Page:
The left hander has gained a reputation as a One Day specialist, which is something he will be keen to repute. He has only played 21 Tests in his career, and has always been placed in the lower middle order, coming in to bat after a flurry of world class batsmen such as Graeme Smith, Jacques Kallis, Hashim Amla and AB De Villiers. Nobody doubts his One Day credentials, but his First Class average of nearly 50, simply does not translate in Test cricket, where he averages a meager 32.88. He will be looking to assert himself, and prove he is not just a One Day specialist.
6. Angelo Mathews [Sri Lanka] – 2013:
Batting: 34 innings – 935 runs – average: 34.62 | Bowling: Overs: 200.4- Wickets: 23- Average: 40.34
As a player, and as a captain, Angelo Mathews has struggled to form a cohesive Test side. He played in 28 limited overs games, whilst having only three full Tests in 2013, which outlines the difficulty of long term planning. A general depression in form in Tests, has been contrasted by a strong-ish year in coloured kits. In Tests, scoring under a hundred runs in the year, and taking not a single wicket showed his ineptitude, yet in ODIs, his 585 runs and 19 wickets helped build his character as a leader. 2014 needs to be the year in which the Sri Lankan captain strengthens his place as the leader, and transfers limited overs contributions to Tests, because if he doesn’t Sri Lanka will be far too heavily reliant on the old guard.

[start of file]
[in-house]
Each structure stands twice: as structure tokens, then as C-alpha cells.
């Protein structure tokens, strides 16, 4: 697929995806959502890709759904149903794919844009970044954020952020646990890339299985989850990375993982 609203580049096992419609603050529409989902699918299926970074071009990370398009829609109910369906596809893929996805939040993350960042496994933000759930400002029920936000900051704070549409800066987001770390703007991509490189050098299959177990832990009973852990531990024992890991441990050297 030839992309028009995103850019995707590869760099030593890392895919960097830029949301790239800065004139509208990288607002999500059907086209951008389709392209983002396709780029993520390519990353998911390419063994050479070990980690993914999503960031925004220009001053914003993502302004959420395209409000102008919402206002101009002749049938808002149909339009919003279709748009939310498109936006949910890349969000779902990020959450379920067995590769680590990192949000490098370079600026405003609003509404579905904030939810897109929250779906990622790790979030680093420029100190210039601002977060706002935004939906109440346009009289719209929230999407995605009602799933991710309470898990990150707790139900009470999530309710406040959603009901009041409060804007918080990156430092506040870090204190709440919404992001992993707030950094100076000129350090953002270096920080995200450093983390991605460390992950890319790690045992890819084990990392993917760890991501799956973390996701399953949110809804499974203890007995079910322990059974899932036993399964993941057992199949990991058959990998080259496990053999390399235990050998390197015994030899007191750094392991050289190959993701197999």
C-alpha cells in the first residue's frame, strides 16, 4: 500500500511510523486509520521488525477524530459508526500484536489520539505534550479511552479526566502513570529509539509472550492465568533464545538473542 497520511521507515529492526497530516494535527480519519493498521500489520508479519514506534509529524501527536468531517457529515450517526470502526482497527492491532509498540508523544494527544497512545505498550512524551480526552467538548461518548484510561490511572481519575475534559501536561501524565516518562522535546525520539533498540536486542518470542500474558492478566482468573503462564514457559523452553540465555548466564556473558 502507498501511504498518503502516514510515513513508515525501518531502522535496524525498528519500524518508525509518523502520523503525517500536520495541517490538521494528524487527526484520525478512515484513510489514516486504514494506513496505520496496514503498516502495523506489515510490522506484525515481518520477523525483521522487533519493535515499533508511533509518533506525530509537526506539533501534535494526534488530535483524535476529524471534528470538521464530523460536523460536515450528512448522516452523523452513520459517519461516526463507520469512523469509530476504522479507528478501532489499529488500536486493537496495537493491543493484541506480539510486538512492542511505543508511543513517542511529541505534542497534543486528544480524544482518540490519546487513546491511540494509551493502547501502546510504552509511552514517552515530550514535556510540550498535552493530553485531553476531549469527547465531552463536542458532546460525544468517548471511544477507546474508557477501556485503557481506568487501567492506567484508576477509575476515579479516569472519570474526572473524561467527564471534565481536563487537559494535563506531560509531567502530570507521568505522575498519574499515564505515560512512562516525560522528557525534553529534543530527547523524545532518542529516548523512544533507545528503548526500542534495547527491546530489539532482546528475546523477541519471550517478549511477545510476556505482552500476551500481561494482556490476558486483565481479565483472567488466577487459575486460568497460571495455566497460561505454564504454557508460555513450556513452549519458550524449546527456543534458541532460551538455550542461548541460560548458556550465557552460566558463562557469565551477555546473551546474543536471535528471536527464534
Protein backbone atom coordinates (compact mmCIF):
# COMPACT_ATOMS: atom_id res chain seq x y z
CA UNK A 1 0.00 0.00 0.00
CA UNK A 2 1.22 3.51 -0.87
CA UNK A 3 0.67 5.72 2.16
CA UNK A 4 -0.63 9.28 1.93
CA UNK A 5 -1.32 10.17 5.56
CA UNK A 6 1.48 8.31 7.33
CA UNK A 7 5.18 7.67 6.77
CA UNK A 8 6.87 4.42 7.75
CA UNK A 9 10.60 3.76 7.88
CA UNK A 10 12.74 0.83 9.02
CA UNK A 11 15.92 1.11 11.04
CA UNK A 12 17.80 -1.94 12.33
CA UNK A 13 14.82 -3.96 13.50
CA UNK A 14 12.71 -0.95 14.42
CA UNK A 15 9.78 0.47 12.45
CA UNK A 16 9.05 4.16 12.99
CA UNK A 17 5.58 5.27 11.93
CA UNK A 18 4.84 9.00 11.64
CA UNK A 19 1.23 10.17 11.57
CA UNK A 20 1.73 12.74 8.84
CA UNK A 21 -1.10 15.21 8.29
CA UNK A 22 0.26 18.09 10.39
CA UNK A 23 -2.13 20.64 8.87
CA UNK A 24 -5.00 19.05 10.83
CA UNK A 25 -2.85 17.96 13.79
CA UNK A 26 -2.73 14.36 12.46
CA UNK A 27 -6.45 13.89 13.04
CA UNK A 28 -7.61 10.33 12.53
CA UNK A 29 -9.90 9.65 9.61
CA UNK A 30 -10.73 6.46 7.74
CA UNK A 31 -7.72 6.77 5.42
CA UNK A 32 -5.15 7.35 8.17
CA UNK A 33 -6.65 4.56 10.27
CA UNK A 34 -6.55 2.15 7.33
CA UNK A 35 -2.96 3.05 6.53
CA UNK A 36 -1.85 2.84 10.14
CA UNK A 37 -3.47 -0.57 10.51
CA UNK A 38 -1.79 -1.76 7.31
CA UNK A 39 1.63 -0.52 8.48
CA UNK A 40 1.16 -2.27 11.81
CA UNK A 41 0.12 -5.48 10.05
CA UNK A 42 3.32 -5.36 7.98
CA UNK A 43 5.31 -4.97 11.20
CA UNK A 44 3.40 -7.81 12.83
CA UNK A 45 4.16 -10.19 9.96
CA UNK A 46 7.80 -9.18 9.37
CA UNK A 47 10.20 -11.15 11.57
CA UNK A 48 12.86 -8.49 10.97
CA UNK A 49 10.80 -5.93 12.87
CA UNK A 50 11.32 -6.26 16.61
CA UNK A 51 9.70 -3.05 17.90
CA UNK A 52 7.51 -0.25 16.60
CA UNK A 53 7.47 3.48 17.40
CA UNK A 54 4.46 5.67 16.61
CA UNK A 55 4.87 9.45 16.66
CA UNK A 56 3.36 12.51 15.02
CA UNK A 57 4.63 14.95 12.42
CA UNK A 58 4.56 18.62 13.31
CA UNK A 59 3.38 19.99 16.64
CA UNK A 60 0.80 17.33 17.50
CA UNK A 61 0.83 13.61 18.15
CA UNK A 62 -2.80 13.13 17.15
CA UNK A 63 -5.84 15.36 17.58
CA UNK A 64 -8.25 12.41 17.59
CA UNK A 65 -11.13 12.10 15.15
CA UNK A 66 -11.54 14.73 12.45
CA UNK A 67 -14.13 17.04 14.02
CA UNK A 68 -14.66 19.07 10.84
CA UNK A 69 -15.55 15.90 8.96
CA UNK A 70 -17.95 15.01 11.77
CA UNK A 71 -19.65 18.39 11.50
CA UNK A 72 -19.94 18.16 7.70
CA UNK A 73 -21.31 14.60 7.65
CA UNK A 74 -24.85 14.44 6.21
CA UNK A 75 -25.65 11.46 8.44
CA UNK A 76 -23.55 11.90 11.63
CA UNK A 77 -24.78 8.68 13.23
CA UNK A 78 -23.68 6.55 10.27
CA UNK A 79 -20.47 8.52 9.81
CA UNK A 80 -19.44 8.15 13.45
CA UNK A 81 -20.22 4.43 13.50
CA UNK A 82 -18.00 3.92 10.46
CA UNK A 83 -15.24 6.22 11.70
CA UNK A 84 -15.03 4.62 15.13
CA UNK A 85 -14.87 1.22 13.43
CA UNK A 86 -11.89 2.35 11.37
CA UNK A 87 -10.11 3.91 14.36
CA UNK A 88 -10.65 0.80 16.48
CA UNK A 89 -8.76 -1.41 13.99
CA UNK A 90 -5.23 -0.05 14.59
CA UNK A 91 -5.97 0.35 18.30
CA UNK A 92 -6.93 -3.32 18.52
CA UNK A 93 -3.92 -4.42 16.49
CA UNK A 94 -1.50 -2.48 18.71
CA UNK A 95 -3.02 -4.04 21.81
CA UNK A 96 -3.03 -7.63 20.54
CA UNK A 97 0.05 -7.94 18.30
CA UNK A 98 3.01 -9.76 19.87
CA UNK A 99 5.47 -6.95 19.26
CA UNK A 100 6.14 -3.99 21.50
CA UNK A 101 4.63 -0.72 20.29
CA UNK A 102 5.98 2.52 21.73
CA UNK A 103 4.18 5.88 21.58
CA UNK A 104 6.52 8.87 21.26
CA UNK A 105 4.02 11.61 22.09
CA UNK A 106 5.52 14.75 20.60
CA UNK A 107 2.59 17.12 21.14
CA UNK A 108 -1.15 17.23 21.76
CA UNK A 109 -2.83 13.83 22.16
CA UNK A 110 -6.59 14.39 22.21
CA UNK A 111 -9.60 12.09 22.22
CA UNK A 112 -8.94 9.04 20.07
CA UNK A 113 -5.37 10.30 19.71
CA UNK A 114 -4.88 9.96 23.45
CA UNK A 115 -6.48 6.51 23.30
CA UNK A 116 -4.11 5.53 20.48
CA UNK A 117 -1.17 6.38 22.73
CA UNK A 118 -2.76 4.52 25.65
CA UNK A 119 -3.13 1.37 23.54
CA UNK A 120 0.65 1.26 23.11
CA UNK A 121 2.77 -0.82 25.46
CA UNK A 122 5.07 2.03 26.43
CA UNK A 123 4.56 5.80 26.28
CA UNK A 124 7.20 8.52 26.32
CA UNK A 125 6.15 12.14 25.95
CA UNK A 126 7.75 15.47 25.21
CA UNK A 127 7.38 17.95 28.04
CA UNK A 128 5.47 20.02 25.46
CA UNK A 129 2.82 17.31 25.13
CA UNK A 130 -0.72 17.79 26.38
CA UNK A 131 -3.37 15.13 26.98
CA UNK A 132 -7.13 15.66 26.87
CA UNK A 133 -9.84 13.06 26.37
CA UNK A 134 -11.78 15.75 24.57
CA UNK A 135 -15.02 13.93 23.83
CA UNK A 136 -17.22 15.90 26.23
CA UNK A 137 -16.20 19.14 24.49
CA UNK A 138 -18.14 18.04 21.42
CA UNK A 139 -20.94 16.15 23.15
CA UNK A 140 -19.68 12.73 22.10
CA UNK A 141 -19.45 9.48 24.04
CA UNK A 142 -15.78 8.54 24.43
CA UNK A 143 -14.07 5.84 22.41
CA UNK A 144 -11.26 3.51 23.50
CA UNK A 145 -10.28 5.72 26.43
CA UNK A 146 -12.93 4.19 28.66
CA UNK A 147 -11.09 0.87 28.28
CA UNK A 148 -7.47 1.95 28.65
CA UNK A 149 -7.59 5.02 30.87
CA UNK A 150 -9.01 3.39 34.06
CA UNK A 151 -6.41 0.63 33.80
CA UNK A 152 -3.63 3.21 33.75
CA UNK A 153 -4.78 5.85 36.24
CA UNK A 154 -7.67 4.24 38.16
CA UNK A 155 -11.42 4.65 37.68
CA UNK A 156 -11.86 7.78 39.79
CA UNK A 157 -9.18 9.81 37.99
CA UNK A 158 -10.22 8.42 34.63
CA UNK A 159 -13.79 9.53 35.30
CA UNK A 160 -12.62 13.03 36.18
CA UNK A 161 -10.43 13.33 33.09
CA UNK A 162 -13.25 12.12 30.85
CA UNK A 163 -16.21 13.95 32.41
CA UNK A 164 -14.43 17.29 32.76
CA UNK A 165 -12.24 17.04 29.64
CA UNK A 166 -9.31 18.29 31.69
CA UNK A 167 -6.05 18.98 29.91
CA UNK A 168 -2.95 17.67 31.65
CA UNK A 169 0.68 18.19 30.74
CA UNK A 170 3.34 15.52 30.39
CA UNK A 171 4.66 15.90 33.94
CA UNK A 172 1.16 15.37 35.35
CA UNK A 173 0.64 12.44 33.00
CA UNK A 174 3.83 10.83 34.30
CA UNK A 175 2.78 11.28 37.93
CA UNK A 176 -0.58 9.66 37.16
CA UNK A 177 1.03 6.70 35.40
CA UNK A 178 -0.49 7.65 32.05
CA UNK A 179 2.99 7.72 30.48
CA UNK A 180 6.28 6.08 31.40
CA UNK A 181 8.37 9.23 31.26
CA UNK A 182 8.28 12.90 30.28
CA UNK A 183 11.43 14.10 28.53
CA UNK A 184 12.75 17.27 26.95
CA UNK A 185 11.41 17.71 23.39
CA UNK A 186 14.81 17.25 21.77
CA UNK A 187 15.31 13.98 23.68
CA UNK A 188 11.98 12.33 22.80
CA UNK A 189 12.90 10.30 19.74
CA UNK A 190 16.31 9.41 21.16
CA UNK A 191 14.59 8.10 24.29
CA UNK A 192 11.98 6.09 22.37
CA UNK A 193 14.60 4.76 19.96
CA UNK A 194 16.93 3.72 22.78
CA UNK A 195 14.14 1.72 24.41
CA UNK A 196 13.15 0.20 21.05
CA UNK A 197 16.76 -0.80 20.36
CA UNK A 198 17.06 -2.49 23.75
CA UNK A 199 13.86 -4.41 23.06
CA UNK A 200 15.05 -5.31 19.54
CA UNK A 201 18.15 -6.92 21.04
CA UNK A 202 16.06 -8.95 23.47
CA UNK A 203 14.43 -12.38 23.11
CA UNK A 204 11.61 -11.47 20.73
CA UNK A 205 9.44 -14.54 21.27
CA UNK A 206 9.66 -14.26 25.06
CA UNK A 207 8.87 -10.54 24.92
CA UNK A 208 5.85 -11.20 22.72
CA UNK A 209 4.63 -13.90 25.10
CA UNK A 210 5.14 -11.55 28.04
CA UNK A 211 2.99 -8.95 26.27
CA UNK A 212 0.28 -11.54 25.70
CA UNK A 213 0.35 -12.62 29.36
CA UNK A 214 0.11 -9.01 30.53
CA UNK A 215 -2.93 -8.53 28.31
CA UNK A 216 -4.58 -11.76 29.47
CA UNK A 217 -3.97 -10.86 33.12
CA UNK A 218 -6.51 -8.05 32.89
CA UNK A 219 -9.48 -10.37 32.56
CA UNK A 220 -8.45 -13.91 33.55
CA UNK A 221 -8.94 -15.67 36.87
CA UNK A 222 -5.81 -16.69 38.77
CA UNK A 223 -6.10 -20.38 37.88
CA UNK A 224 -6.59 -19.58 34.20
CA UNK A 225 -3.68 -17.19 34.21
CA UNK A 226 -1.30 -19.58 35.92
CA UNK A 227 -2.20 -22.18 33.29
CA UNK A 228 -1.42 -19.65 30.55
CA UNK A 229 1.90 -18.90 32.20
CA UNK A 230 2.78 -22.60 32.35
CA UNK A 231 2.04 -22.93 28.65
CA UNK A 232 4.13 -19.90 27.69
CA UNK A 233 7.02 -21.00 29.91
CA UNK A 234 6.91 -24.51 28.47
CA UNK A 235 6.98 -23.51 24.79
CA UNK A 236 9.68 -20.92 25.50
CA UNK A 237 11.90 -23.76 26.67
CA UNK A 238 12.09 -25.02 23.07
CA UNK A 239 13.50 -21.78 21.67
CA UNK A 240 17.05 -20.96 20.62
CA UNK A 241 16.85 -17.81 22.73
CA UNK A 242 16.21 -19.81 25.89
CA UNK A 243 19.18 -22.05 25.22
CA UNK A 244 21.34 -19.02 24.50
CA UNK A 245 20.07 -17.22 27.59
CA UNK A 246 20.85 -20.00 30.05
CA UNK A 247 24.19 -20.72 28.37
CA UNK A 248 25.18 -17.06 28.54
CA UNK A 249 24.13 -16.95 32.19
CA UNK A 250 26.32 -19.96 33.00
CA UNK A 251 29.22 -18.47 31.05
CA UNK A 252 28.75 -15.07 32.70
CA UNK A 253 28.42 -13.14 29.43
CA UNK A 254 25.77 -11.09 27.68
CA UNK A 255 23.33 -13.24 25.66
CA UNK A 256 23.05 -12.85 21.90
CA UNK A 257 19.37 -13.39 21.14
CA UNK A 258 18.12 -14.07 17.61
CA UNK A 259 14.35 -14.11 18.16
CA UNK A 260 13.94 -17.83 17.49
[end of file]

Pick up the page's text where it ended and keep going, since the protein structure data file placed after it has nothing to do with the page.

7. Quinton De Kock [South Africa] – 2013:
Batting: 23 innings – 928 runs – average: 42.18 | Wicketkeeping: Catches: 33 Stumpings: 4
With the retirement of Jacques Kallis, a position in the batting order has opened up. Quinton De Kock has had a fantastic year in limited overs cricket for South Africa, the only format he was afforded selection with 928 runs, including four centuries. He is the obvious player to come into the Test side, and as a wicketkeeper, he has an added string to his bow. Some will say at 21 he is too young to fill Kallis’s enormous hole, but someone has to, and in spite of his inexperience, De Kock has shown considerable ticker in his performances so far.